VA’s IT shop touts top spot on governmentwide scorecard in push for higher employee satisfaction

The Department of Veterans Affairs spent much of last year making its IT shop one of the most attractive places to work in the federal government.

The Department of Veterans Affairs spent much of last year making its IT shop one of the most attractive places to work in the federal government.

Based on recent data, the VA’s Office of Information and Technology is achieving that goal.

VA OIT ranked number one among agencies with more than 100,000 employees in the 2023 Mission-Support Customer Satisfaction Survey.

VA OIT’s top ranking in the governmentwide survey is based on feedback from more than 53,000 VA employees and reflects all aspects of its functions.

Those functions include support, communications and collaboration, equipment development, modernization and enhancement, and operations and maintenance.

The Office of Management and Budget and the General Services Administration conduct the annual survey.

VA OIT held the top spot on the same survey in 2022 and 2021. It ranked fourth in its category in 2020.

Kurt DelBene, VA’s assistant secretary for information and technology and its chief information officer, in a blog post recapping 2023 highlights, said VA OIT “is powering world-class veteran health care and benefits through technology.”

“Our digital transformation isn’t simply about making new investments in the cloud or deploying new tech. It’s about meeting the high standards our customers expect in a world where digital interactions are second nature,” DelBene wrote.

VA OIT supports 18.5 million veterans through the VA’s health care and benefits systems. It also supports the work of nearly half a million VA employees and contractors.

“From uptime to ease of access, the results are key indicators that VA’s IT customers appreciate their end-user experiences,” the blog post states.

VA OIT received more than 2.5 million help desk tickets in 2023. It resolved more than 73% of them within 24 hours.

VA OIT in 2022 received a 73.9 engagement score in the Partnership for Public Service’s Best Places to Work in the Federal Government. That’s compared to a 68.4 score for VA as a whole.

VA research released in November 2023 found increases in employee satisfaction corresponded to higher satisfaction from veterans receiving VA care and benefits.

“Employee experience and veteran patient experience are oftentimes different sides of the same coin. And that when our employees are feeling valued and invested in, that care is going to reflect that,” VA Secretary Denis McDonough said in a Nov. 28 press conference.

Meanwhile, the VA is calling on a new generation of in-demand tech workers to consider a stint — if not an entire career — in the federal workforce.

VA OIT last summer implemented a Special Salary Rate for its IT and cybersecurity employees. The SSR gave eligible employees a 17% average pay raise — about $18,000.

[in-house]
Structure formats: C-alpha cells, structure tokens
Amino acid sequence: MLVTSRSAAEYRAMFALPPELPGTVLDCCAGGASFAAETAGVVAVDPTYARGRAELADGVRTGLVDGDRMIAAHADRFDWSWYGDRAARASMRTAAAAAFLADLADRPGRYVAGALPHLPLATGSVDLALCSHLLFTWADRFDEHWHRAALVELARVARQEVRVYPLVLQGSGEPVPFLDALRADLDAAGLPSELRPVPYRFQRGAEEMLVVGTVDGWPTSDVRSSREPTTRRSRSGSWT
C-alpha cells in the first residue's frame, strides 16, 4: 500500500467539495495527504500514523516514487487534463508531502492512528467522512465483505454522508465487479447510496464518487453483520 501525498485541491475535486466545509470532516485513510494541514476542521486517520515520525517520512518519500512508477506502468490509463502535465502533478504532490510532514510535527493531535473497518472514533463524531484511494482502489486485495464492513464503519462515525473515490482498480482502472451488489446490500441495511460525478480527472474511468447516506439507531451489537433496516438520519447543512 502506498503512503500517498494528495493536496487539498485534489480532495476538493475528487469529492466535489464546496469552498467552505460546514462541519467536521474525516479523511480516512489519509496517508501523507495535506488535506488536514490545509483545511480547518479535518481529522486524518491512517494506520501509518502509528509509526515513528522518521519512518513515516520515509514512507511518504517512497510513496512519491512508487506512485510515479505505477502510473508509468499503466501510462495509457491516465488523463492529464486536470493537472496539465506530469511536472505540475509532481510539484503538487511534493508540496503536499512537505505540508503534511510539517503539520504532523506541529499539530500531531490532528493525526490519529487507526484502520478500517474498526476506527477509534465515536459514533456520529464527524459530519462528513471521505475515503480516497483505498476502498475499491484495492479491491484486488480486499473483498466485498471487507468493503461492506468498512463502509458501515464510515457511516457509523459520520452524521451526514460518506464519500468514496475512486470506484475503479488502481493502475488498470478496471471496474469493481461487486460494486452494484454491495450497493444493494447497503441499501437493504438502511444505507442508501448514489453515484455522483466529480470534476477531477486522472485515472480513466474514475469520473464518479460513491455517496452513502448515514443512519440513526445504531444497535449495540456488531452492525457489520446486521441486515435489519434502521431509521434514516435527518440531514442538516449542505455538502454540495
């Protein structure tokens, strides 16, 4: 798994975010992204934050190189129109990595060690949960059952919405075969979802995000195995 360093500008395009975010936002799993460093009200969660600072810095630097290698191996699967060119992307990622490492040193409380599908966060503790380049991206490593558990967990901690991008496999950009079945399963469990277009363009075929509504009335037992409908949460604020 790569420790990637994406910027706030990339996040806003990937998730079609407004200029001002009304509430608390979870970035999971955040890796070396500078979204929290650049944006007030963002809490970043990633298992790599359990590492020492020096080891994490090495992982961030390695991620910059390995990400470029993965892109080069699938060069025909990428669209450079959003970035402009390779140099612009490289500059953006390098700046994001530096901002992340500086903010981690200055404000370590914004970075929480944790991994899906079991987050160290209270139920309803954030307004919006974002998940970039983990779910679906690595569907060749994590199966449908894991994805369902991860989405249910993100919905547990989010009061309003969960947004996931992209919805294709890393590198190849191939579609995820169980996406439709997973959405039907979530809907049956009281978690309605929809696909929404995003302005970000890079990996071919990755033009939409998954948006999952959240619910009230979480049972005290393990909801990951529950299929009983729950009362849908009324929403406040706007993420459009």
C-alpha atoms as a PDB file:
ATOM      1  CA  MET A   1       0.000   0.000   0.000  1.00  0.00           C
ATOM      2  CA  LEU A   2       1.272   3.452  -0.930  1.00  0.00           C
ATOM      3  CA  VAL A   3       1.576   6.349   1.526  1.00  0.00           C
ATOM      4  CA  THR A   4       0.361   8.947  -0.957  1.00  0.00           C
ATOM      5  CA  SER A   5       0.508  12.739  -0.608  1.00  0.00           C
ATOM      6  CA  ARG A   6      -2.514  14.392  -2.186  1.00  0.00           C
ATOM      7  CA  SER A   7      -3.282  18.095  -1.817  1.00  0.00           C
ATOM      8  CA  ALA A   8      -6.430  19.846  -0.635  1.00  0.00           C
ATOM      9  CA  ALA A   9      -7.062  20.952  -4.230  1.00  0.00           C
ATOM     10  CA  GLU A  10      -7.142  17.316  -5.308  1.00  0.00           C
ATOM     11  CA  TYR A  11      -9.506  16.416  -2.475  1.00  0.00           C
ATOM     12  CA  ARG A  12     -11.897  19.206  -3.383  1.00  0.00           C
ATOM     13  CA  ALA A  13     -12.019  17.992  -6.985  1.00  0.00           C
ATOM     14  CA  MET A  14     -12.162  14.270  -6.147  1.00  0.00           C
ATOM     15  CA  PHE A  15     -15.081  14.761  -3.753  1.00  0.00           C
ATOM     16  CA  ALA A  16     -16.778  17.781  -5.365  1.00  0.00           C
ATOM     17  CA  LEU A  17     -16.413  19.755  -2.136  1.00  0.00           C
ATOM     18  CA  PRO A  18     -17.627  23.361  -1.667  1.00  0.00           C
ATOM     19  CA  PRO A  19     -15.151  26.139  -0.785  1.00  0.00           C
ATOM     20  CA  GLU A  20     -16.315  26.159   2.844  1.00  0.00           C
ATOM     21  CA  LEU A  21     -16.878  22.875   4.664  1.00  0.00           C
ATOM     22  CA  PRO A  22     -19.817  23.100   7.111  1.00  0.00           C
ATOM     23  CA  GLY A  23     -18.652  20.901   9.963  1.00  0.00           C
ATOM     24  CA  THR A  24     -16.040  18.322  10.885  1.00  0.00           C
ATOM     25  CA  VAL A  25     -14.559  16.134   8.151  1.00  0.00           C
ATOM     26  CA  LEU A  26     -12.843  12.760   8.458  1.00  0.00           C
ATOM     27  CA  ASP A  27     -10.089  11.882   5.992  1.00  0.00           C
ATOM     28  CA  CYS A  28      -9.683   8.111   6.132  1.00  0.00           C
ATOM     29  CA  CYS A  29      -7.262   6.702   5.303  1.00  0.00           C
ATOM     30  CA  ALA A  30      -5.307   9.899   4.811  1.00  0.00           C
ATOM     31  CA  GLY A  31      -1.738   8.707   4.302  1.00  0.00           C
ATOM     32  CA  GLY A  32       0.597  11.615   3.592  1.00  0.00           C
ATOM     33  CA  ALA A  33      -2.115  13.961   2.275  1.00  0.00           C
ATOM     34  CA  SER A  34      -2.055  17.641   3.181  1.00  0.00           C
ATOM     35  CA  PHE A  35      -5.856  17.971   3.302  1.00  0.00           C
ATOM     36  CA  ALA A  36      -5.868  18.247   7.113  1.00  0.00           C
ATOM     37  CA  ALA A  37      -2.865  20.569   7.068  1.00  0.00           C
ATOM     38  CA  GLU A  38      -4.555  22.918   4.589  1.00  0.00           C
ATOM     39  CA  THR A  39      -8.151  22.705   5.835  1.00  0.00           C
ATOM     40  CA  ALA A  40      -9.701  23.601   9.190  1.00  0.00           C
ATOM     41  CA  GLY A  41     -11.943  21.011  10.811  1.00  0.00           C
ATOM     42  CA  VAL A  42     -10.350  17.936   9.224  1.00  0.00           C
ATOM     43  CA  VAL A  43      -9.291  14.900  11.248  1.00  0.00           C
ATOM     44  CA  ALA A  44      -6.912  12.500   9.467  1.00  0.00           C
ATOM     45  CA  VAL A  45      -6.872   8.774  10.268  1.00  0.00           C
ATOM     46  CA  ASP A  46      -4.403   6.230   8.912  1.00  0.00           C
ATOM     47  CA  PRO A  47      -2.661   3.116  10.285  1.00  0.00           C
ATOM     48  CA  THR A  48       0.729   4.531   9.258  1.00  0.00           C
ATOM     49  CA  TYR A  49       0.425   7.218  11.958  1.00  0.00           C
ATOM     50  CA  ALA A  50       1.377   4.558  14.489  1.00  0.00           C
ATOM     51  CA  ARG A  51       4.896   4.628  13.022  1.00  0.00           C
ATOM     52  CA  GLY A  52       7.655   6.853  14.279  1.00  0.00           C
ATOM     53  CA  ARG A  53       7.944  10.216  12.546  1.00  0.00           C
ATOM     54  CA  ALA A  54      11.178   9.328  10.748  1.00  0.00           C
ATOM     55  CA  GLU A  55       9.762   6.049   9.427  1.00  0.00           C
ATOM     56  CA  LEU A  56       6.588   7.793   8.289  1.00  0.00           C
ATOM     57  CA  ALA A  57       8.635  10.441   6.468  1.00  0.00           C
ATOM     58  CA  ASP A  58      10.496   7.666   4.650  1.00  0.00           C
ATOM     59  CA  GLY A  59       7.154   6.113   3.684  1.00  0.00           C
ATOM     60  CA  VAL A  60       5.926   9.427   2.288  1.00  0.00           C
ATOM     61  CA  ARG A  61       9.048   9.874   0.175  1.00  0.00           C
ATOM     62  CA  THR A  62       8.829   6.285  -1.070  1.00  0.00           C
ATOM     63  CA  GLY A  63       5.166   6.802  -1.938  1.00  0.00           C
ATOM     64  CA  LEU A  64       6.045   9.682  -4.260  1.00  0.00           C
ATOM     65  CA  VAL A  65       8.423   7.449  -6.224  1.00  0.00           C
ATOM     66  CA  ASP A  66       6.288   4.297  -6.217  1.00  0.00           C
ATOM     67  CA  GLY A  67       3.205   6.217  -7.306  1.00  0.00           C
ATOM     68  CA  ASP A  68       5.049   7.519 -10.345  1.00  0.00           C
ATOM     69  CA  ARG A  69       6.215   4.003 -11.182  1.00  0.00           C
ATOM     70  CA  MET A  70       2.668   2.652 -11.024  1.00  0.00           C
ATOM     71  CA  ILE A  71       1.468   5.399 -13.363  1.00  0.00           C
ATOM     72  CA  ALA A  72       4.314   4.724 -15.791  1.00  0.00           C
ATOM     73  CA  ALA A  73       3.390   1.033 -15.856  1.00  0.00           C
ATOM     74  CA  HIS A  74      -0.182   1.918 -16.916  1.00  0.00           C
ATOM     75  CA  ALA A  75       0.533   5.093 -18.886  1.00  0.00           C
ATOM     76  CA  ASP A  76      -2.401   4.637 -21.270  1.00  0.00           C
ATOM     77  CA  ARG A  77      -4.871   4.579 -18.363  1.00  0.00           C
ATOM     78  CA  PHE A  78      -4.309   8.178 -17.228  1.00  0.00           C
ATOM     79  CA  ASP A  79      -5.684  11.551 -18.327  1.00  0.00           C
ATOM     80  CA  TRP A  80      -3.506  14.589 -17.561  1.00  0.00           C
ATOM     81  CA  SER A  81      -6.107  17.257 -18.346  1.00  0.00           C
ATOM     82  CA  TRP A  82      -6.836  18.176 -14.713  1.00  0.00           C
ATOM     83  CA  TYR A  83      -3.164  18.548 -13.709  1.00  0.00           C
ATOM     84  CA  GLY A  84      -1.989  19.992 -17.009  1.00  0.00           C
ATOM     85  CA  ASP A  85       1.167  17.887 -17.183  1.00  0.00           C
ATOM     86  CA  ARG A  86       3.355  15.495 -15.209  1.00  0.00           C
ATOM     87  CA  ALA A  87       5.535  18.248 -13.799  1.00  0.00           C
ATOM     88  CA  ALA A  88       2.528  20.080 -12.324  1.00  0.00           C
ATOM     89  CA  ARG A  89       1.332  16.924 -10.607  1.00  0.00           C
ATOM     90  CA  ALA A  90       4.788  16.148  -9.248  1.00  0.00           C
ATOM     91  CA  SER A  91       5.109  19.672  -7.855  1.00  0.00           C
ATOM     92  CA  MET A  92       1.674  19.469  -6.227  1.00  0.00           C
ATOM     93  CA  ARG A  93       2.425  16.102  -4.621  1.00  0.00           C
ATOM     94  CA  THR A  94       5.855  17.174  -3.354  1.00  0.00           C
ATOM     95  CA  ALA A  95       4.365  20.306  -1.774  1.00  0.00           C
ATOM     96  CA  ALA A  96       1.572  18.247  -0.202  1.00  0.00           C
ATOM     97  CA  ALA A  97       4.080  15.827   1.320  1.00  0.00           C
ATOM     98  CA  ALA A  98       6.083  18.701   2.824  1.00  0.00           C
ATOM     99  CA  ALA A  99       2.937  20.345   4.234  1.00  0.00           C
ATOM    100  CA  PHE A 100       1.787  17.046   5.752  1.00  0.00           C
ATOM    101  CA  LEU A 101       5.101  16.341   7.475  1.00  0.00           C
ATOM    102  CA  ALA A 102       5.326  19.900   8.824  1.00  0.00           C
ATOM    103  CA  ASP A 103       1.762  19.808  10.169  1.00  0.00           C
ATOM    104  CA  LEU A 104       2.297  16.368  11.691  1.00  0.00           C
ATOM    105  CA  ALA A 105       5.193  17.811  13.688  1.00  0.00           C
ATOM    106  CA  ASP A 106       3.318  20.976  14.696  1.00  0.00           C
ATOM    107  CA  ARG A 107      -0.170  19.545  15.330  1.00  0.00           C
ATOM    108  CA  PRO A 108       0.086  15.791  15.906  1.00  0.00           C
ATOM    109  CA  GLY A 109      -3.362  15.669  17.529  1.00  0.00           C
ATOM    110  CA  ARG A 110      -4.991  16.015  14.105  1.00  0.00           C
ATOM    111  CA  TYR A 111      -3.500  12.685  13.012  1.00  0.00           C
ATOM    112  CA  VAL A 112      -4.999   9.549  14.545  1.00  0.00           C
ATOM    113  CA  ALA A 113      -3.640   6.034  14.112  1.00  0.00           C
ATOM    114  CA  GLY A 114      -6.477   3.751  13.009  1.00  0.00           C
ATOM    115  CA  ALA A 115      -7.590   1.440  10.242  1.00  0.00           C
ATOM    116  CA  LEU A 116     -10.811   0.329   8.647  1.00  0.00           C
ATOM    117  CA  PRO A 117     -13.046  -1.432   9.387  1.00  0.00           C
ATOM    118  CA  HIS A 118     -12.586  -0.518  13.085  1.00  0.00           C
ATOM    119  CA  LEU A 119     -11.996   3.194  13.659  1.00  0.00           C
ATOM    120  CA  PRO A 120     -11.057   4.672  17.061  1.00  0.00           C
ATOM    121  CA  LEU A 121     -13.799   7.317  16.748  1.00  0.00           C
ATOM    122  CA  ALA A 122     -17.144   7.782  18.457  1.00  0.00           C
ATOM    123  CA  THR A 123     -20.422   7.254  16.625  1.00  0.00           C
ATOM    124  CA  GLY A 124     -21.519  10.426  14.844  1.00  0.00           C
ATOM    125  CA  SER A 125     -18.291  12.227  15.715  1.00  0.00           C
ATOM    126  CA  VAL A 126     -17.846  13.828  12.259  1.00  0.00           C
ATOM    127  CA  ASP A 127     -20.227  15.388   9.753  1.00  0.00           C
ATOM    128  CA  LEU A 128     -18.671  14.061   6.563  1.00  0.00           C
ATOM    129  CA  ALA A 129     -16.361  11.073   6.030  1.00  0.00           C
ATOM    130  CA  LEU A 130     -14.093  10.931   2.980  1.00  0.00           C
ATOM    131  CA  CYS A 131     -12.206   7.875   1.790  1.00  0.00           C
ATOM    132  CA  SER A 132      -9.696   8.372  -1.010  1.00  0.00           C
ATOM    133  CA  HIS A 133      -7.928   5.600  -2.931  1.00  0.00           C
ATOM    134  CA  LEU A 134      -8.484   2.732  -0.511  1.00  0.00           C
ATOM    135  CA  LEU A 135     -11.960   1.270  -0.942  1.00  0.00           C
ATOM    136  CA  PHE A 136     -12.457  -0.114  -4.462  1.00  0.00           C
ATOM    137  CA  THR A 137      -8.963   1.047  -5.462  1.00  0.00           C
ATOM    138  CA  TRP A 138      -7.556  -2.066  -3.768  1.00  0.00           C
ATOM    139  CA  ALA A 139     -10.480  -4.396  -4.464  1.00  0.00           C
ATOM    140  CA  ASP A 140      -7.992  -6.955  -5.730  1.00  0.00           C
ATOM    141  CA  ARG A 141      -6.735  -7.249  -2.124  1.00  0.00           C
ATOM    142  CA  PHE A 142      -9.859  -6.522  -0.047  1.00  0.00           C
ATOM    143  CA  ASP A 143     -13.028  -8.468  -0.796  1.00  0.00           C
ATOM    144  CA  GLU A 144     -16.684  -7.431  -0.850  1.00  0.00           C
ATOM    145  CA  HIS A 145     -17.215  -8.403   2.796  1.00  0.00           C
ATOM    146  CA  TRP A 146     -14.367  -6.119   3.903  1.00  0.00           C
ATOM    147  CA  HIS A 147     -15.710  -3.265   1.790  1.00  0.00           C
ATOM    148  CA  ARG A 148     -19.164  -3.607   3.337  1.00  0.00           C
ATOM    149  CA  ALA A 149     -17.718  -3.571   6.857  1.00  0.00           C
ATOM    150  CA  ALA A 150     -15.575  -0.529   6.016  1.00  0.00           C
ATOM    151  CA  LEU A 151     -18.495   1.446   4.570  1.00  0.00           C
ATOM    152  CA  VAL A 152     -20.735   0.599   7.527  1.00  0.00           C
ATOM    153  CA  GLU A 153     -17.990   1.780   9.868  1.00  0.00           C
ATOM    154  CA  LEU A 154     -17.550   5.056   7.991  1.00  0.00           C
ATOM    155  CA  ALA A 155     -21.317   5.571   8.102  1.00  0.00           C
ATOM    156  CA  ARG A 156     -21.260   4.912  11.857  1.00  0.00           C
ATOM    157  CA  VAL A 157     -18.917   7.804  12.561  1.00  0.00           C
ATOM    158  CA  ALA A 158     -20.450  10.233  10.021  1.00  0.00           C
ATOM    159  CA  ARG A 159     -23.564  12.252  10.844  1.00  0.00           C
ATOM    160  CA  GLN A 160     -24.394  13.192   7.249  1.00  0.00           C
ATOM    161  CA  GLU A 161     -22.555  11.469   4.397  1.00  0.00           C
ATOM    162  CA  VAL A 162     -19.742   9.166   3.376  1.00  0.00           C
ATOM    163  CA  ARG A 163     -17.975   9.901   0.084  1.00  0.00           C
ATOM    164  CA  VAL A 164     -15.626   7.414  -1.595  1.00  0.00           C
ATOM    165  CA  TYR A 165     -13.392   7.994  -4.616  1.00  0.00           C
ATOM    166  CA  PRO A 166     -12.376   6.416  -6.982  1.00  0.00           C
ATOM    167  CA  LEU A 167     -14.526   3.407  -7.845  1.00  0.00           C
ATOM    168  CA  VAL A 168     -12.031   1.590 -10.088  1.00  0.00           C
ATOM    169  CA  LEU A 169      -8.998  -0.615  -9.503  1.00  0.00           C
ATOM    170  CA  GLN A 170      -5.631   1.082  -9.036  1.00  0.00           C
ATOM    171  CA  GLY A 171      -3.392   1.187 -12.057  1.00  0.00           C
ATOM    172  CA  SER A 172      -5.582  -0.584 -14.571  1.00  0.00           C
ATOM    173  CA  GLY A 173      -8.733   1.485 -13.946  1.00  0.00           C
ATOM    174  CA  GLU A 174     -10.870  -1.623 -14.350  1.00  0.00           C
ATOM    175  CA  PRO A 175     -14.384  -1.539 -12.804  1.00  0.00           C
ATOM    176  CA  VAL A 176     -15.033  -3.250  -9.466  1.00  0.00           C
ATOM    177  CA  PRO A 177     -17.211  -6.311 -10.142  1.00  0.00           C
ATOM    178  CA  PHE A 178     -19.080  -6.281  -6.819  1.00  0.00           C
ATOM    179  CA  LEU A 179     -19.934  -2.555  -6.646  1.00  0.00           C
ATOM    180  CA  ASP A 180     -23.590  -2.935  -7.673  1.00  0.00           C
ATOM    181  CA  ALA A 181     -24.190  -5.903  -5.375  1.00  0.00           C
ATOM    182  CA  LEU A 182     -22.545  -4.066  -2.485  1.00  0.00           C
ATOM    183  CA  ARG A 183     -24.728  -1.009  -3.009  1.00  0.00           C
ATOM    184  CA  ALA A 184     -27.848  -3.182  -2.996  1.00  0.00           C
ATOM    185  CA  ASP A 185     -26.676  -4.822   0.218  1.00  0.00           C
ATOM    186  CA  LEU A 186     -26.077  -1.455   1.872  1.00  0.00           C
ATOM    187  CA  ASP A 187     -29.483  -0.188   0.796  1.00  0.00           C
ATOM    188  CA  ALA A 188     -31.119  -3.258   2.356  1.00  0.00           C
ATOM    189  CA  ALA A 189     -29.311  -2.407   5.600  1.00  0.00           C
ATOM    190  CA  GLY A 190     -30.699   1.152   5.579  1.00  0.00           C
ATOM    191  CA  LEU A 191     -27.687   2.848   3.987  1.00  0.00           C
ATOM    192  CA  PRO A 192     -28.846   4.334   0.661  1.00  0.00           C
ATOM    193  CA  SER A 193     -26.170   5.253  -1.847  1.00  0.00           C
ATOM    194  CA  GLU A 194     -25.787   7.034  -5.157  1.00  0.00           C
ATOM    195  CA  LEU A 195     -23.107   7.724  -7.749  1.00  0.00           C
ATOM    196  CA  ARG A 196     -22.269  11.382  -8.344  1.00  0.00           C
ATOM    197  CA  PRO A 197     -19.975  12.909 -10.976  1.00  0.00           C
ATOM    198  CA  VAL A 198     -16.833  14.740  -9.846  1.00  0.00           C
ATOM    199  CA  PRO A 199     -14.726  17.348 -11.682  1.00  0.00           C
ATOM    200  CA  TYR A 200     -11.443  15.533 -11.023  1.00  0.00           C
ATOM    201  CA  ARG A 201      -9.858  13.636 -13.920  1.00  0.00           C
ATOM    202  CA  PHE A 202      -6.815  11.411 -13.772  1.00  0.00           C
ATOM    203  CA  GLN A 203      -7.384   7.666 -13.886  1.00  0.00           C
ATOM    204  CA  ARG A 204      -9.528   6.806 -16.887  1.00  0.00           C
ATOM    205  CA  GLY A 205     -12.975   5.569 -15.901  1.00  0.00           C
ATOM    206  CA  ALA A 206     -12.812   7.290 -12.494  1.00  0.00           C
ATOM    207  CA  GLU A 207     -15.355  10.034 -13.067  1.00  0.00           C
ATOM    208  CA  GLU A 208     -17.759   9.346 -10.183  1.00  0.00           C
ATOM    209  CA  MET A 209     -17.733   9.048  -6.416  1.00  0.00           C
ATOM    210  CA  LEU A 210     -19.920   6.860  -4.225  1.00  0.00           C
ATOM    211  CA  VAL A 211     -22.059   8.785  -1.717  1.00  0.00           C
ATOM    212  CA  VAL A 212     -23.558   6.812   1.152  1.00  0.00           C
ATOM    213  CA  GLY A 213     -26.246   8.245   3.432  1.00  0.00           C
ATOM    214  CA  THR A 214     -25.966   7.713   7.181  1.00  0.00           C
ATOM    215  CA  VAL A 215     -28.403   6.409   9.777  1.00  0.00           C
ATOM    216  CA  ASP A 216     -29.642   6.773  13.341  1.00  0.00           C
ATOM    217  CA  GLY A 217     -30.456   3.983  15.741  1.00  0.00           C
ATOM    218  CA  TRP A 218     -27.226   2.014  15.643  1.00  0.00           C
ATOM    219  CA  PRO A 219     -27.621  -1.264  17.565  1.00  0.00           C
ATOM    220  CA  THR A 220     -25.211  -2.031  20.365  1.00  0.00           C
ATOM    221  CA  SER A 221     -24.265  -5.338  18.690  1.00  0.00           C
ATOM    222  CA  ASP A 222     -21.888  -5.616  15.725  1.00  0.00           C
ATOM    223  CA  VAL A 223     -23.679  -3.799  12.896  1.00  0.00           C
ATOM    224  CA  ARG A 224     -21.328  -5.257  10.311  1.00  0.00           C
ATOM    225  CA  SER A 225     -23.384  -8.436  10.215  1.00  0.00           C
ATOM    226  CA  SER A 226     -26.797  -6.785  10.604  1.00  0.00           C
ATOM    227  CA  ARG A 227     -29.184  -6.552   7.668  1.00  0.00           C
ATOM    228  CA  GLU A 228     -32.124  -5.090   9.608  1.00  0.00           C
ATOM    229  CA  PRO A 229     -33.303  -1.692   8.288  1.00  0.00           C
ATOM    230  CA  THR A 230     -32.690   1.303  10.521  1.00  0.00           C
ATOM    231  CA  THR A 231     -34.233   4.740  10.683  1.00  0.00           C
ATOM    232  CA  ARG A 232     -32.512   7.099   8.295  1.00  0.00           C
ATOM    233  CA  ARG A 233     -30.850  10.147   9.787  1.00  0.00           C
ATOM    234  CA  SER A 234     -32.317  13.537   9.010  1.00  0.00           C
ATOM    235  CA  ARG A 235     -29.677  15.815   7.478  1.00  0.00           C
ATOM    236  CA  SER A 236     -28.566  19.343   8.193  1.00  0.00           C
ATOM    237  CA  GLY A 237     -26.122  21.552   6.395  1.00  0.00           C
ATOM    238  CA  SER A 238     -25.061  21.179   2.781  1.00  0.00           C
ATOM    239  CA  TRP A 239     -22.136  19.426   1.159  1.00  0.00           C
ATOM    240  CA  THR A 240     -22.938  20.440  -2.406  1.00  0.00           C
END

“By establishing the SSR, OIT continues to break barriers in federal employee compensation and address challenges to attract and retain top talent,” VA OIT wrote.

Christopher Paris, VA’s acting director of cyber workforce management said VA is able to offer some of the highest rates of basic pay of any Title 5 agency for technologists in the federal government.

“I hope that we’re setting the precedent,” Paris said in the blog post.

The VA sees the need to grow its tech workforce, and all other elements of its labor force, as it prepares for a historic expansion of VA health care and benefits under the 2022 PACT Act.

VA OIT supported PACT Act-related claims for 567,724 veterans and their survivors last year.

VA, more broadly, has processed more than 610,000 claims, granting 77.4% of them and awarding more than $2.4 billion in benefits to veterans and survivors. is now supporting a record 13 million logins per month, and its flagship health and benefits mobile app has been downloaded almost 2 million times.

The VA now has a record 3.6 million online accounts for veterans authenticated using multi-factor authentication. These include accounts on, and its health and benefits app. The department also uses a third-party vendor,, to authenticate online accounts for veterans.

“As the complexity of our organization and its needs increase, veterans remain at the center of what we do and why we do it,” VA OIT wrote in its blog post.

VA OIT states it blocked 37 million malware attempts and 871 million malicious emails last year.

VA OIT says it’s also taking steps to “embrace the red,” and respond to bad news quickly.

In 2023, lawmakers pressed VA officials for answers after technical issues on prevented some veterans from submitting updates to claims and appeals.

DelBene told members of the House VA Committee in December that the VA has implemented a “Code Yellow” to ensure that the department can monitor for potential issues on its website.

DelBene said work underway with the Code Yellow will ensure a VA employee knows about any significant IT issues on within 24 hours.

He added that so far, VA under Code Yellow has consolidated 56 automatic monitors into a unified “watchtower,” where the health of can be discerned in a single place.

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